Motive behind hack still a mystery
Security companies have pinpointed malware responsible for a major hack in South Korea that wiped computers in several organisations.
Networks in two major banks and three television stations bore the brunt of the attacks by malware dubbed DarkSeoul. The hack lefts computer unable to boot up as the malware wiped the PCs' Master Boot Record (MBR). The attack also affected internet banking and cash machines at Shinhan Bank while broadcasters KBS, MBC and YTN barely managed to keep to schedules as computers were left unable to operate.
The finger of blame has been pointed to North Korea for the attack, although no evidence has been found to support this.
Analysis of the malware by IT security firm AlienVault found that it was “a very simple piece of code that overwrites the MBR (Master Boot Record) making the affected system unable to start after reboot."
Jaime Blasco, Labs Director at AlienVault said that other companies have published information about the wiper payloads but no one is giving information about how the attackers gained access to the affected networks.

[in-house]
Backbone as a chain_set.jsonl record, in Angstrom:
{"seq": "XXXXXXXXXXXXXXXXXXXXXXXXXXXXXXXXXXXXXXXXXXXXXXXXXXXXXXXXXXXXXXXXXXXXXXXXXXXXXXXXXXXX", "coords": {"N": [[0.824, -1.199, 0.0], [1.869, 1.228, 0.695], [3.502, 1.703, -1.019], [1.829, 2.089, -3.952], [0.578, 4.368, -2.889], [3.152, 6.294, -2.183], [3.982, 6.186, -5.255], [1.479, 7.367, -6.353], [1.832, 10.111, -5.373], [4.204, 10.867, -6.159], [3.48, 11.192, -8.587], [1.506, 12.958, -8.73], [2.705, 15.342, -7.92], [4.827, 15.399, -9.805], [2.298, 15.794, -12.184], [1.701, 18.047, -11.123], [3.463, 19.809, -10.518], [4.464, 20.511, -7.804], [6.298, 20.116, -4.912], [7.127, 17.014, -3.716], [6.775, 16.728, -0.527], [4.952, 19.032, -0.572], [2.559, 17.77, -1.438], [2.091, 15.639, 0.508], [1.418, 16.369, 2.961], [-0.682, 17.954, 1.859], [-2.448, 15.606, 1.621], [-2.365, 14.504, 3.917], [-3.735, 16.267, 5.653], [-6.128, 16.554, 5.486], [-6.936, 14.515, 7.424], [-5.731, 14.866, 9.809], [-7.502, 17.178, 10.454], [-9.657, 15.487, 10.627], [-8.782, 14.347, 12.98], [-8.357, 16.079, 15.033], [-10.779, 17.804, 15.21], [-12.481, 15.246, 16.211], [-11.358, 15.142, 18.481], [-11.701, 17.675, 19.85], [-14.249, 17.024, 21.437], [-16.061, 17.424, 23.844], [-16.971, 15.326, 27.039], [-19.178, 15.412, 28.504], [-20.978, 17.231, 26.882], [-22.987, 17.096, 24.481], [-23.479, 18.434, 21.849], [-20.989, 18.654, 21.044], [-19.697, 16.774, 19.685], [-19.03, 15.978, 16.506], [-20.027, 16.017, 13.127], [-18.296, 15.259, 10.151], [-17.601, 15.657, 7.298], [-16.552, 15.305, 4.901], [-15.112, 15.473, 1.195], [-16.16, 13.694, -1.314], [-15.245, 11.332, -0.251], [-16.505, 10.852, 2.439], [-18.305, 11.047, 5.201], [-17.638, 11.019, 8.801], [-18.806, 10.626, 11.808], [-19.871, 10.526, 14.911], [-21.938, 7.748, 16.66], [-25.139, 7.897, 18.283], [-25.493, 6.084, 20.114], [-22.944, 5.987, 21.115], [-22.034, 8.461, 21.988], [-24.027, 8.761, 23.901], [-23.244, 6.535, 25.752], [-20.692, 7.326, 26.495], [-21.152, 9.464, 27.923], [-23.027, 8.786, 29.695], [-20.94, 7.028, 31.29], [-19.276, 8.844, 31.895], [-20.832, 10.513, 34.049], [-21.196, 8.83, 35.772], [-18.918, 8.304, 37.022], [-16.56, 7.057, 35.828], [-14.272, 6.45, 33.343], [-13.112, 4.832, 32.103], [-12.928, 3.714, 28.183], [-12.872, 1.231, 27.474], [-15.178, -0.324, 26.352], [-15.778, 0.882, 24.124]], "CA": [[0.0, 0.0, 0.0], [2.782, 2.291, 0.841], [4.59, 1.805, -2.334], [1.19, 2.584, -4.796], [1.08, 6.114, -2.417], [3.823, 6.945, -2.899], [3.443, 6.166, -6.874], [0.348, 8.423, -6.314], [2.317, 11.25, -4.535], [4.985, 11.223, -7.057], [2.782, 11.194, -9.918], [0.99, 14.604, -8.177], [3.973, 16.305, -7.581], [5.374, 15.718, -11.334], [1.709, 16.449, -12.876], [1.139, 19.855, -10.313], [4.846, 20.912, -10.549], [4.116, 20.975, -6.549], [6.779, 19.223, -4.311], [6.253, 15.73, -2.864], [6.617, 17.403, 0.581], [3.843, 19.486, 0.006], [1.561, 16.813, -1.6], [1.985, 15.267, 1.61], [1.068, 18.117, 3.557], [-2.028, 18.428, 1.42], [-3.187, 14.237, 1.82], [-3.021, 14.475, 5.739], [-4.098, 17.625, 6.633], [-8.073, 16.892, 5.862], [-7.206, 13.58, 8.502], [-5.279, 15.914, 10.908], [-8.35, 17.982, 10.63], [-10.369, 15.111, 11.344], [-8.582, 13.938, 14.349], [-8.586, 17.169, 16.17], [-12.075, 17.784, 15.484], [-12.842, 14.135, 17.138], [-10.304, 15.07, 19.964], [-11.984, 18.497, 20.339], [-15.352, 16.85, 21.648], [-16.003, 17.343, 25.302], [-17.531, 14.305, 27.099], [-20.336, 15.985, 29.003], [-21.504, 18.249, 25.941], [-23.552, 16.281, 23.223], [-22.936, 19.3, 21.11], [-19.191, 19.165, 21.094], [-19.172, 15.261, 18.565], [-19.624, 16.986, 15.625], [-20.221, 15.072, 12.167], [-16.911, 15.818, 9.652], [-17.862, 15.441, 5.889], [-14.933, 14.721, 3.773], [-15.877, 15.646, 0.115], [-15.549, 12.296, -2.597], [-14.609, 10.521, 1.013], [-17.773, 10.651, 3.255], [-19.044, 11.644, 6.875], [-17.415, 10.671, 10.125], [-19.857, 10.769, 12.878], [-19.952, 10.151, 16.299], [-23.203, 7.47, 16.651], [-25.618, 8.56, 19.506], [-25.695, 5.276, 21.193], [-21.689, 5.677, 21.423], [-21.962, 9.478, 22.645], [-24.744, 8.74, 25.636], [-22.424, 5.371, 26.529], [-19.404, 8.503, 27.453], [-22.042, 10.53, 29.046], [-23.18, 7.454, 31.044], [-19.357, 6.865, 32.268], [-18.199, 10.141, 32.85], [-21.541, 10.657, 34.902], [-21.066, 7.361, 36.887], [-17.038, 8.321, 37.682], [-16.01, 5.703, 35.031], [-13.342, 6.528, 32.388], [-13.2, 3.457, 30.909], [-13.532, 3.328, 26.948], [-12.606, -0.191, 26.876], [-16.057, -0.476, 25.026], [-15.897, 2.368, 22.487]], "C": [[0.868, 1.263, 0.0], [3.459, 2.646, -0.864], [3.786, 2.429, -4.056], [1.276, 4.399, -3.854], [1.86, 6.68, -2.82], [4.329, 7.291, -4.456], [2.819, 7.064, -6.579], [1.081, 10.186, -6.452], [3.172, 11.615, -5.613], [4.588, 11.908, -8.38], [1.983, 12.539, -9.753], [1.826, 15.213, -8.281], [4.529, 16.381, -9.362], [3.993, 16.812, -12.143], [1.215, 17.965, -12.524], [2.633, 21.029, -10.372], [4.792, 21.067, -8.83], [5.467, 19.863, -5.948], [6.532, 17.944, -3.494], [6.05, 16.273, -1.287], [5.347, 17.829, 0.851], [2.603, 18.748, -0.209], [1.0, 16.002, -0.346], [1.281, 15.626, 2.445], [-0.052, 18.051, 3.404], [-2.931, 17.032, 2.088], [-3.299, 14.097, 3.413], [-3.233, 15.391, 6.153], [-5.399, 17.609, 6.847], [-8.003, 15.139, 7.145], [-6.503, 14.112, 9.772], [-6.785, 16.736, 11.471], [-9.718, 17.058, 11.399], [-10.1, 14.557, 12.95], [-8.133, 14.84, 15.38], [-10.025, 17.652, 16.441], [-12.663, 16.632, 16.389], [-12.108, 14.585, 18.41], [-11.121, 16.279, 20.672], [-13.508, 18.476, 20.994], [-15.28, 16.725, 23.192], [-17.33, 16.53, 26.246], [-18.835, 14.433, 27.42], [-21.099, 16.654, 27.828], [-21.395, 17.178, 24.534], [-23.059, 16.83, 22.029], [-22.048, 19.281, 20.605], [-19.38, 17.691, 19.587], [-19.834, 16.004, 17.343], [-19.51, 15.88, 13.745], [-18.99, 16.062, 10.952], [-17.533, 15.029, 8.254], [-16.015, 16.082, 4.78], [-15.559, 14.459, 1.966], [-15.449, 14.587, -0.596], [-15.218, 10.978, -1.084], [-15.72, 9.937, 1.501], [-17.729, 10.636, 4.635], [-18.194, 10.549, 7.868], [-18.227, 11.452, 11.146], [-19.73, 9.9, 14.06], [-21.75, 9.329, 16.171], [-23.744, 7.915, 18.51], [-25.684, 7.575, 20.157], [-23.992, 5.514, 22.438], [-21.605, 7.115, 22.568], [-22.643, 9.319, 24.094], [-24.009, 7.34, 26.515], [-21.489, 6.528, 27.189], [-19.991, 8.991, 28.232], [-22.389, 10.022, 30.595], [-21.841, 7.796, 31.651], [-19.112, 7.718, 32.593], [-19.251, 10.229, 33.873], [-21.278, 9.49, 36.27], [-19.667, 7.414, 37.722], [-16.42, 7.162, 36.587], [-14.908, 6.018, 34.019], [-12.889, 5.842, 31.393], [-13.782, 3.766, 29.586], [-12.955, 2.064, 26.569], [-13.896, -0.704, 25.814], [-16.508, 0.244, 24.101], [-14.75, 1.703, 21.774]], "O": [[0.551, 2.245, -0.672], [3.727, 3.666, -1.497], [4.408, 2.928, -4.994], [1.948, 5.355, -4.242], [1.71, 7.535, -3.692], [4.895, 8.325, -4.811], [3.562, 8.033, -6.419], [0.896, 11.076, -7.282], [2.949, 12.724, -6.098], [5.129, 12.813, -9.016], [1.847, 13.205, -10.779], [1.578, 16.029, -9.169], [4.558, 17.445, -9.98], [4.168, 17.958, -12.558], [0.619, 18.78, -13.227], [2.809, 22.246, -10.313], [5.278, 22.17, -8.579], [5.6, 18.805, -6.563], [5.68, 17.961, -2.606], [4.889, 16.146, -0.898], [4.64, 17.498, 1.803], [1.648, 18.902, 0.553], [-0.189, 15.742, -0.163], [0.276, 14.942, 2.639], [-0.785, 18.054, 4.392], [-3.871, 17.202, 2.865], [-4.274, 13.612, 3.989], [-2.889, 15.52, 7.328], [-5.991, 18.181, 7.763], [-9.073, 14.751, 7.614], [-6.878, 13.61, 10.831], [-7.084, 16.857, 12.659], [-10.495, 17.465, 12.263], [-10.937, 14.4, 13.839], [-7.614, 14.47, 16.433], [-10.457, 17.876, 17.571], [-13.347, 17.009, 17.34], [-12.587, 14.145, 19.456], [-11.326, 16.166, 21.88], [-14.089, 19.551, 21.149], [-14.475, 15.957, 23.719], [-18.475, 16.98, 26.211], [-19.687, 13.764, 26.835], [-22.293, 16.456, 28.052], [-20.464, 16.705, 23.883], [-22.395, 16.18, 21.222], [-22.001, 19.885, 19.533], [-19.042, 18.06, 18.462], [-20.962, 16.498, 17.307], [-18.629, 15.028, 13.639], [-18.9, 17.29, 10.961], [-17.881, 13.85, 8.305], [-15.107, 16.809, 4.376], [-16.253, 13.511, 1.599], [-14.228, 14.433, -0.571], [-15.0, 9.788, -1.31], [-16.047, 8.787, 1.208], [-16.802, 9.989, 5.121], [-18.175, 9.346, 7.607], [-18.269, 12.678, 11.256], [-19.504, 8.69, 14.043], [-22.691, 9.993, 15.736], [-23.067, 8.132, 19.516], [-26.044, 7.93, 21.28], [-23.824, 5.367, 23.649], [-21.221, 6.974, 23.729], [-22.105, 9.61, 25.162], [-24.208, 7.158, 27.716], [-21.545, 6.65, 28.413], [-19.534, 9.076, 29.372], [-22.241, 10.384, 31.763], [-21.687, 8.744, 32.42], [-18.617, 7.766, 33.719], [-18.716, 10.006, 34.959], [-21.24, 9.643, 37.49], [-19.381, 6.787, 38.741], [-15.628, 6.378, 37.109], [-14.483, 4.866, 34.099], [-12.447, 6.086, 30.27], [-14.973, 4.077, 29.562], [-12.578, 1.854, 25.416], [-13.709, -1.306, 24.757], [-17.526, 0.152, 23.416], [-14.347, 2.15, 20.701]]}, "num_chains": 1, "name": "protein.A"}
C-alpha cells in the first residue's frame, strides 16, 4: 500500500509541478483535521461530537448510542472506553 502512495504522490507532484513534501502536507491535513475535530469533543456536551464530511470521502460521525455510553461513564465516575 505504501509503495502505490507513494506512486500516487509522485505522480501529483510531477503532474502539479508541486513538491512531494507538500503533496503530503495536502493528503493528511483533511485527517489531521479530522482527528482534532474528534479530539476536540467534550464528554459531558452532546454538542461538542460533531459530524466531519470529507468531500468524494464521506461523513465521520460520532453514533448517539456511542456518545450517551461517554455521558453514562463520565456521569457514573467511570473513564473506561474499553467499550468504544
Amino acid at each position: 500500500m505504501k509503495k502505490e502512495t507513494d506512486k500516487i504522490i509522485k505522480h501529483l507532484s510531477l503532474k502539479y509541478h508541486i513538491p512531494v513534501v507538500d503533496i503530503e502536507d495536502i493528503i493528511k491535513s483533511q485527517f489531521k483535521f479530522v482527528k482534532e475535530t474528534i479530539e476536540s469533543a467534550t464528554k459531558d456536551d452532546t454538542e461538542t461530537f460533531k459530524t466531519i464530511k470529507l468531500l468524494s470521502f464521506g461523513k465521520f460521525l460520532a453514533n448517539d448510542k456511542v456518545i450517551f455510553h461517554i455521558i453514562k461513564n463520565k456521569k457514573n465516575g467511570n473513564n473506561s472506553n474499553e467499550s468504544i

"To execute the payload the attackers would have had to gain access to the companies somehow and execute the wiping routine at the same time in the affected computer," he said.
"If the goal of the attackers was to create panic it means they did not have a specific list of victims."
Blasco added that one of the easiest ways to gain access to several targets without having too much resources/skills would be to buy an exploit kit and a malware kit, hack into websites and redirect victims to your malicious infrastructure "or even better rent a botnet(s) that have access to hundreds of computers and try to find victims inside interesting targets."
Symantec dubbed the same malware as the "Jokra Trojan" and said in a separate analysis that it contained a module that could wipe Linux machine as well as Windows.
It said in a blog post that while there were currently no indications of the source of this attack or the motivations behind it, "it may be part of either a clandestine attack or the work of nationalistic hacktivists taking issues into their own hands."
According to a Reuters report, LG U+, the company providing internet connectivity to some of the companies affected, says that it believed its network was hacked.